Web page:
|Chance of rainfall within district|
25% to 50%
50% to 75%
The hemispheric long wave pattern has remained stable in recent weeks. There are six main troughs. Currently the most significant troughs are near the longitudes of the southwest Indian Ocean, the Indian Ocean, eastern Australia, New Zealand, the south Pacific, the southeast Pacific, South America, and the Atlantic Ocean.
Over southern and eastern Australia the cold front events with potential to bring widespread rain are now expected about 20 April to 24 April, 28 April to 2 May, and 10 May to 14 May. Rain events originating in the tropics and moving south are possible about 7 May to 11 May, and 14 May to 18 May.
Over Western Australia the strongest cold fronts should occur about 21 April to 25 April, 28 April to 2 May, and 10 May to 14 May.
This forecast is produced by a multi-model ensemble consisting of dynamical atmospheric models, which are forced by the latest observed atmosphere, ocean, land and ice conditions. The models are designed to simulate features of the real atmosphere, including the daily movement of long and short wave patterns in the Southern Hemisphere.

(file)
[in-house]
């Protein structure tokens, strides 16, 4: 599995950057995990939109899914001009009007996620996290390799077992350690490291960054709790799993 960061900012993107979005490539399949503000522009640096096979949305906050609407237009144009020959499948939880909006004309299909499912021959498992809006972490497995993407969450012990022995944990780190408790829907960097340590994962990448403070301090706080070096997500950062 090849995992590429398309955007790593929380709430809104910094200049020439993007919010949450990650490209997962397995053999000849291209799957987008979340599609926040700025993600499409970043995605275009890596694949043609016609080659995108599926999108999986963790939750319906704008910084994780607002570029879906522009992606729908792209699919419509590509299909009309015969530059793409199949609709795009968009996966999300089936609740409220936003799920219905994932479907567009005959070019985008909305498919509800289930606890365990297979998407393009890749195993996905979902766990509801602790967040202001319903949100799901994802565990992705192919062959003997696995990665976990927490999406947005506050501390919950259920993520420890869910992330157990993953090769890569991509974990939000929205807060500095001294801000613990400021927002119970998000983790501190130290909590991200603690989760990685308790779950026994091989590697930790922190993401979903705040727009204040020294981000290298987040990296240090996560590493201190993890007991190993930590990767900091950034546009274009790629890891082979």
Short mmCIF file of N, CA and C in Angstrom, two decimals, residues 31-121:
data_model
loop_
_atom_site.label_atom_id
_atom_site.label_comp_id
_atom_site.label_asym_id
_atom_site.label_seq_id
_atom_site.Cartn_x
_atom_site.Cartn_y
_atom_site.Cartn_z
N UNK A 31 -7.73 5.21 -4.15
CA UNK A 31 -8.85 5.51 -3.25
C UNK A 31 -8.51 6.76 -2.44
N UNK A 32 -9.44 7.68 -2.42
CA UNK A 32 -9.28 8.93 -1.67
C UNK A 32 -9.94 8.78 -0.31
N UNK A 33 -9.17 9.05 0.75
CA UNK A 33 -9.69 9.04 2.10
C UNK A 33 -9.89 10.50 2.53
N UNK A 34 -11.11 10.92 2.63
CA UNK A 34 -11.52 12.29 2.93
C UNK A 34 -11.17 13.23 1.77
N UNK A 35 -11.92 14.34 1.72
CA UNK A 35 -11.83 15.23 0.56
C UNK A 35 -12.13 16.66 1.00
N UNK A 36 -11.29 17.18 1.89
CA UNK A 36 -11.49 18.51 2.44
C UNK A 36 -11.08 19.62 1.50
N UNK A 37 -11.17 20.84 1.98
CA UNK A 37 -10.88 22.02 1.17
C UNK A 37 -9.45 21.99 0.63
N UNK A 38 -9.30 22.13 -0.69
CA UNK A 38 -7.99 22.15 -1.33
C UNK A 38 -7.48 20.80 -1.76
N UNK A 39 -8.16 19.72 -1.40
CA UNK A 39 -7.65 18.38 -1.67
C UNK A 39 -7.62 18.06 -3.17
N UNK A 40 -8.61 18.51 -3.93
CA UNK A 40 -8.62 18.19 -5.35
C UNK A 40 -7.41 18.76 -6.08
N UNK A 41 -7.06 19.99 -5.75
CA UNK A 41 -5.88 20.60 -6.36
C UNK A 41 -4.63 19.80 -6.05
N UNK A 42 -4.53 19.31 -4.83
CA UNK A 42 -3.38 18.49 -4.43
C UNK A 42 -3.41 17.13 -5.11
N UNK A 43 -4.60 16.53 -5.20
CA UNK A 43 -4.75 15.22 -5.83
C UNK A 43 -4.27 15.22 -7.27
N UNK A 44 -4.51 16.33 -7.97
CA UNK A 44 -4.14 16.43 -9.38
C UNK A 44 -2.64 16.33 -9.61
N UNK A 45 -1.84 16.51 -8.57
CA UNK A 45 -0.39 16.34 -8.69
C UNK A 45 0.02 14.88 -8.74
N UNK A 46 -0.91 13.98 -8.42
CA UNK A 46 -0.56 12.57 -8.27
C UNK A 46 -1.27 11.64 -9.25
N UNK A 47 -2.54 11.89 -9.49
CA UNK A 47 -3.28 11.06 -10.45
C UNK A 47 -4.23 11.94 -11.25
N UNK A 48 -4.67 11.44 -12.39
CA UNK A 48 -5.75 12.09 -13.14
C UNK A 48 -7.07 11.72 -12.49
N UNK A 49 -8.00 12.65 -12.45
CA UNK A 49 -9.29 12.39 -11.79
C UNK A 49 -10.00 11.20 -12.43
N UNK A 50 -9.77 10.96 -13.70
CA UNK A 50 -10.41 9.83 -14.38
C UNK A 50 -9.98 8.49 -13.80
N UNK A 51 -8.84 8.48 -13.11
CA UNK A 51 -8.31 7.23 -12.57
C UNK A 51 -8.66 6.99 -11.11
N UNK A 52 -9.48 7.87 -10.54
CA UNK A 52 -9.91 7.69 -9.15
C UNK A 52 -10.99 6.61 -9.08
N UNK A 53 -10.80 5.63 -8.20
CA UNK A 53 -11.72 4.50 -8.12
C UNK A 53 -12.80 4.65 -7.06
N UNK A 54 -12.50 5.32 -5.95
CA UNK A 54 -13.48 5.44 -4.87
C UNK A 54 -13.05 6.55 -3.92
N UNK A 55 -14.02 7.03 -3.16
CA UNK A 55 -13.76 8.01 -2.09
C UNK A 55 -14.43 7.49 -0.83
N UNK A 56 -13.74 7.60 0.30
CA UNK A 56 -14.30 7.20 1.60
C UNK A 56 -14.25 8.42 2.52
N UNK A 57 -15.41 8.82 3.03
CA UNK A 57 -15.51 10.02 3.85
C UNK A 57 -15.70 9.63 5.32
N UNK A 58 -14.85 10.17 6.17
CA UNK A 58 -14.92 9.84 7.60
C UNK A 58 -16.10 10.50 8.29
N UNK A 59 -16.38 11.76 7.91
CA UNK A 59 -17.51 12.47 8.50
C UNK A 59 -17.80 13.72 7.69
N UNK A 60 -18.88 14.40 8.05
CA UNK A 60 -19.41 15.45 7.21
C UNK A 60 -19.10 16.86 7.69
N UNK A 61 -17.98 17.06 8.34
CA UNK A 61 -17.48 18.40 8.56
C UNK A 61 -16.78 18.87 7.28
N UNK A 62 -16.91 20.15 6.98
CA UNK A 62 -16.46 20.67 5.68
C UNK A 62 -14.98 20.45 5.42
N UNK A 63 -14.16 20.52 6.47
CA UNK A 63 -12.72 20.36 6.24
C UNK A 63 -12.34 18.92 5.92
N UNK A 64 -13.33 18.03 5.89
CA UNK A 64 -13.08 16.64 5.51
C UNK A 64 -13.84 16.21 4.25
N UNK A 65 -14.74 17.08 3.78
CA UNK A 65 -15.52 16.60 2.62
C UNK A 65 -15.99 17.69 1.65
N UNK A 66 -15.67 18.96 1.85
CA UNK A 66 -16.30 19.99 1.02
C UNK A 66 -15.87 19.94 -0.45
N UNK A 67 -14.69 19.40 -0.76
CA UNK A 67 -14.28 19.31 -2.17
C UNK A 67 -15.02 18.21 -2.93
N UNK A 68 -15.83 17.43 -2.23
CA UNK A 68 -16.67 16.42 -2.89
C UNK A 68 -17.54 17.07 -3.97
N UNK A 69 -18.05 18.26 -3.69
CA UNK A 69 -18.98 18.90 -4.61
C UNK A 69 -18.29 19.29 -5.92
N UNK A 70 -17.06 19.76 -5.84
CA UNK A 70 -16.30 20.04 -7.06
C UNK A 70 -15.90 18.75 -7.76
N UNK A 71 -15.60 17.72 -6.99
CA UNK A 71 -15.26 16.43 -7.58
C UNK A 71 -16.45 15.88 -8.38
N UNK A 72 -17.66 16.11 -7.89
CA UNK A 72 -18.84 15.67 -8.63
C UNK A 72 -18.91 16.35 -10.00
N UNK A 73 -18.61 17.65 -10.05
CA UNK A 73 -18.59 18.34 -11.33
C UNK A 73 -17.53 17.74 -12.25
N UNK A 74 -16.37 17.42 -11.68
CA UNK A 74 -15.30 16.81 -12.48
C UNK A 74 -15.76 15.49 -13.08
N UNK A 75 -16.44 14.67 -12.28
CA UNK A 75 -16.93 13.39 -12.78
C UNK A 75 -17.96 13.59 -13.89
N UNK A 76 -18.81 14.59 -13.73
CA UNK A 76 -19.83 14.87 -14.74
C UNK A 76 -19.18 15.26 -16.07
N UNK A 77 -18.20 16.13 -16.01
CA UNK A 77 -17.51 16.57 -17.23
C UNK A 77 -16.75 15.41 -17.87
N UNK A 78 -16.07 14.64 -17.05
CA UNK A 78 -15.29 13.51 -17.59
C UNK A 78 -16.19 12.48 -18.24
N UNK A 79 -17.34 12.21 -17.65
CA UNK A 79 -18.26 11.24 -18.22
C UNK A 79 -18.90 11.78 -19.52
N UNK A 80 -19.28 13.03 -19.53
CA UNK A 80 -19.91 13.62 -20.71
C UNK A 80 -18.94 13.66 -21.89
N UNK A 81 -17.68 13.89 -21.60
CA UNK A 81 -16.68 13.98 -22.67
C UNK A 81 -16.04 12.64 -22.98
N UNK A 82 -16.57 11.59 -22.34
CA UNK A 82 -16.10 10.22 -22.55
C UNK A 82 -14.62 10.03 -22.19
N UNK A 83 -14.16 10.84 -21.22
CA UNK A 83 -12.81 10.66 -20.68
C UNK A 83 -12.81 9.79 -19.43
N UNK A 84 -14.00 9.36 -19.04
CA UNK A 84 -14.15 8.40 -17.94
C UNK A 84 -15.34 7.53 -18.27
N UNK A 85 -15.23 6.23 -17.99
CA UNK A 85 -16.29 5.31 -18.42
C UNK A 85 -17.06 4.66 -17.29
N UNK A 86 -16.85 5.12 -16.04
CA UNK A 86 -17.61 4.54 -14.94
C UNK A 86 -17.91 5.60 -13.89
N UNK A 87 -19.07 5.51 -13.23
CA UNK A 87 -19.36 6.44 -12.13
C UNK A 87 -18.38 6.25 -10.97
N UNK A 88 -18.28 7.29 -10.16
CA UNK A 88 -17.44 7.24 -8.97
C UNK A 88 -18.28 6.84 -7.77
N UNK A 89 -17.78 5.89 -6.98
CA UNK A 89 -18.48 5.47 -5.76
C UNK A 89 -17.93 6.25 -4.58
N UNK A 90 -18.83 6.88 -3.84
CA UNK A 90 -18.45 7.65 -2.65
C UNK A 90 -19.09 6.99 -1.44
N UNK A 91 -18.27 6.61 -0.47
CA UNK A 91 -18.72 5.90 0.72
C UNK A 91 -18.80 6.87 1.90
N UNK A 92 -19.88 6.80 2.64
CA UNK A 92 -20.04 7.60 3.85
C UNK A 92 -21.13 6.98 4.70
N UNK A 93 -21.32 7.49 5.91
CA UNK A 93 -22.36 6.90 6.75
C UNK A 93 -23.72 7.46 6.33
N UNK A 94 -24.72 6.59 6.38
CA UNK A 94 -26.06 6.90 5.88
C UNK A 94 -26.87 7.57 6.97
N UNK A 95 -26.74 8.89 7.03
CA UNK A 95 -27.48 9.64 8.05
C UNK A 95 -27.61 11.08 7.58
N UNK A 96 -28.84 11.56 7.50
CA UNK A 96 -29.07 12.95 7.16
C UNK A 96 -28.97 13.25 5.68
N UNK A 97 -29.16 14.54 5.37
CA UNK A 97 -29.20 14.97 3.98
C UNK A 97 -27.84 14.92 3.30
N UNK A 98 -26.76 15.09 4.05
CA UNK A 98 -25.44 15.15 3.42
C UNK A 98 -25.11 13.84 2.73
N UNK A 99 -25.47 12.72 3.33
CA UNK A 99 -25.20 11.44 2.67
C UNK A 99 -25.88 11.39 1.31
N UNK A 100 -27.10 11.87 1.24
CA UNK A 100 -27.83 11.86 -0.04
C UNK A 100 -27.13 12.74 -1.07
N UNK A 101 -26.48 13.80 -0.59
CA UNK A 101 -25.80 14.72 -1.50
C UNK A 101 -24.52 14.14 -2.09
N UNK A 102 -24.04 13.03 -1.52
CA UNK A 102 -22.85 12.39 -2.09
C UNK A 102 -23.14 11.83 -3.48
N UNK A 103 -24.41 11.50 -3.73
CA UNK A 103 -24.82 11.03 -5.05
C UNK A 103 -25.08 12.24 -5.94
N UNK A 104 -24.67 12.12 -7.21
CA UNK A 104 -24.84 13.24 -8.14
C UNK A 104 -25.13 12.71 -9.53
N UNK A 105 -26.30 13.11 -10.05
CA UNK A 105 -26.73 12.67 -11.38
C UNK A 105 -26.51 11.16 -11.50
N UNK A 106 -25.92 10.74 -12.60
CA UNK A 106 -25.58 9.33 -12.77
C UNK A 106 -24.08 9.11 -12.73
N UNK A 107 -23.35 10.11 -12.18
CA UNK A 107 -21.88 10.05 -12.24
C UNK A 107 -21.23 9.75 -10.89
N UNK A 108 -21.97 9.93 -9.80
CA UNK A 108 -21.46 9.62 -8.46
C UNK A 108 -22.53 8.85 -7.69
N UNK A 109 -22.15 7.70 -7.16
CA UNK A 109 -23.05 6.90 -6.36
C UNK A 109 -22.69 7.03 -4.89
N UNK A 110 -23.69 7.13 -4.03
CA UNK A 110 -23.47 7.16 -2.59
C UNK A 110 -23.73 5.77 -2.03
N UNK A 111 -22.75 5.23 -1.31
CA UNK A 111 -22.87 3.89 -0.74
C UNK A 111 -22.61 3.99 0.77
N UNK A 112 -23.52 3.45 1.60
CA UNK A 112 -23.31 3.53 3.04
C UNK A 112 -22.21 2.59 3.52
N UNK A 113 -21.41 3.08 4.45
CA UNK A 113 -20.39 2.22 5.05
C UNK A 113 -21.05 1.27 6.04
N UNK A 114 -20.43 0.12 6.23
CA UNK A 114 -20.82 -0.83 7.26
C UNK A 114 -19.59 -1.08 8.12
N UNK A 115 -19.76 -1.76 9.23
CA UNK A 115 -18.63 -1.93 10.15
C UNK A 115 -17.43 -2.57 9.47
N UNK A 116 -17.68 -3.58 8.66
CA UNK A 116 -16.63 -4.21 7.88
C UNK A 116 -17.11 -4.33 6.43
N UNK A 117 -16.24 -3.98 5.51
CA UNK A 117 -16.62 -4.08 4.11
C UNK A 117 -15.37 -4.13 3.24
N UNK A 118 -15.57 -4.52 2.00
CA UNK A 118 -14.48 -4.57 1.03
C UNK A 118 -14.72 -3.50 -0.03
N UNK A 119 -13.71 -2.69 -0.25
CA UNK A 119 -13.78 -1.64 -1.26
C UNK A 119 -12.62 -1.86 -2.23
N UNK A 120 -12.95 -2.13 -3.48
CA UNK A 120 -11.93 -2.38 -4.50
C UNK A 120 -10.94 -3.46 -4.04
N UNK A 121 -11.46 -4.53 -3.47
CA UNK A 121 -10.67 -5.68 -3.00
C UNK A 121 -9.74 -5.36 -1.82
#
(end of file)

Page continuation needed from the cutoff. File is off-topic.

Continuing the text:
The future probability of rain in each district is estimated using output from the multi-model ensemble, combined with historical information about the difference between the model forecasts and observed rainfall.
In this deterministic framework the skill of the forecast tends to decrease with time, however the forecasts are updated daily to provide the latest estimates of rainfall probability out to 28 days.
04:53 AEST Frustrated Mount Morgan residents want a long-term solution to their dwindling town water supply in central Queensland, as carting water is costing the region's ratepayers $70,000 a week.